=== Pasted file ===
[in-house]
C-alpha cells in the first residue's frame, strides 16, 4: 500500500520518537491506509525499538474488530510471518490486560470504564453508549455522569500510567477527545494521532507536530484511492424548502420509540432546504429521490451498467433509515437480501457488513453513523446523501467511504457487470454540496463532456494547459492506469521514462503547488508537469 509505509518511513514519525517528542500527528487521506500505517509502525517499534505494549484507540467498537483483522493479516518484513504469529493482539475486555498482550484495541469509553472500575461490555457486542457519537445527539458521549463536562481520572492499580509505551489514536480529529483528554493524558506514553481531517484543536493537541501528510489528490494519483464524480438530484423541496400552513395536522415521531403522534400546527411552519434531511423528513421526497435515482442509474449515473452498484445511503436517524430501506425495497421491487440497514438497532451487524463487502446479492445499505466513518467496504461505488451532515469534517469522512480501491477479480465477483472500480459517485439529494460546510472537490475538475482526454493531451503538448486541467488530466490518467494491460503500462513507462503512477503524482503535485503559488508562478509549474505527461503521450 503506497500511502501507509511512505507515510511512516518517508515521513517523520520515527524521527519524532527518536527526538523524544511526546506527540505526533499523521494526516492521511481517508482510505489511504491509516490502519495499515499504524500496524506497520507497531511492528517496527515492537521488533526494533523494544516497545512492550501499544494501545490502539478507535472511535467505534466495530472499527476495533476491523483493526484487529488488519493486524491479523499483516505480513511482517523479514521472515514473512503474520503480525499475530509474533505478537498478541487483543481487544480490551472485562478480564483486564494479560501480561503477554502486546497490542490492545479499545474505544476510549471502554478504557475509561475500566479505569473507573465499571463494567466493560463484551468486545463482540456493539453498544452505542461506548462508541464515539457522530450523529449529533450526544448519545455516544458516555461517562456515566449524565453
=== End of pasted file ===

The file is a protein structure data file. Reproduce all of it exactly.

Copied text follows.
[in-house]
C-alpha cells in the first residue's frame, strides 16, 4: 500500500520518537491506509525499538474488530510471518490486560470504564453508549455522569500510567477527545494521532507536530484511492424548502420509540432546504429521490451498467433509515437480501457488513453513523446523501467511504457487470454540496463532456494547459492506469521514462503547488508537469 509505509518511513514519525517528542500527528487521506500505517509502525517499534505494549484507540467498537483483522493479516518484513504469529493482539475486555498482550484495541469509553472500575461490555457486542457519537445527539458521549463536562481520572492499580509505551489514536480529529483528554493524558506514553481531517484543536493537541501528510489528490494519483464524480438530484423541496400552513395536522415521531403522534400546527411552519434531511423528513421526497435515482442509474449515473452498484445511503436517524430501506425495497421491487440497514438497532451487524463487502446479492445499505466513518467496504461505488451532515469534517469522512480501491477479480465477483472500480459517485439529494460546510472537490475538475482526454493531451503538448486541467488530466490518467494491460503500462513507462503512477503524482503535485503559488508562478509549474505527461503521450 503506497500511502501507509511512505507515510511512516518517508515521513517523520520515527524521527519524532527518536527526538523524544511526546506527540505526533499523521494526516492521511481517508482510505489511504491509516490502519495499515499504524500496524506497520507497531511492528517496527515492537521488533526494533523494544516497545512492550501499544494501545490502539478507535472511535467505534466495530472499527476495533476491523483493526484487529488488519493486524491479523499483516505480513511482517523479514521472515514473512503474520503480525499475530509474533505478537498478541487483543481487544480490551472485562478480564483486564494479560501480561503477554502486546497490542490492545479499545474505544476510549471502554478504557475509561475500566479505569473507573465499571463494567466493560463484551468486545463482540456493539453498544452505542461506548462508541464515539457522530450523529449529533450526544448519545455516544458516555461517562456515566449524565453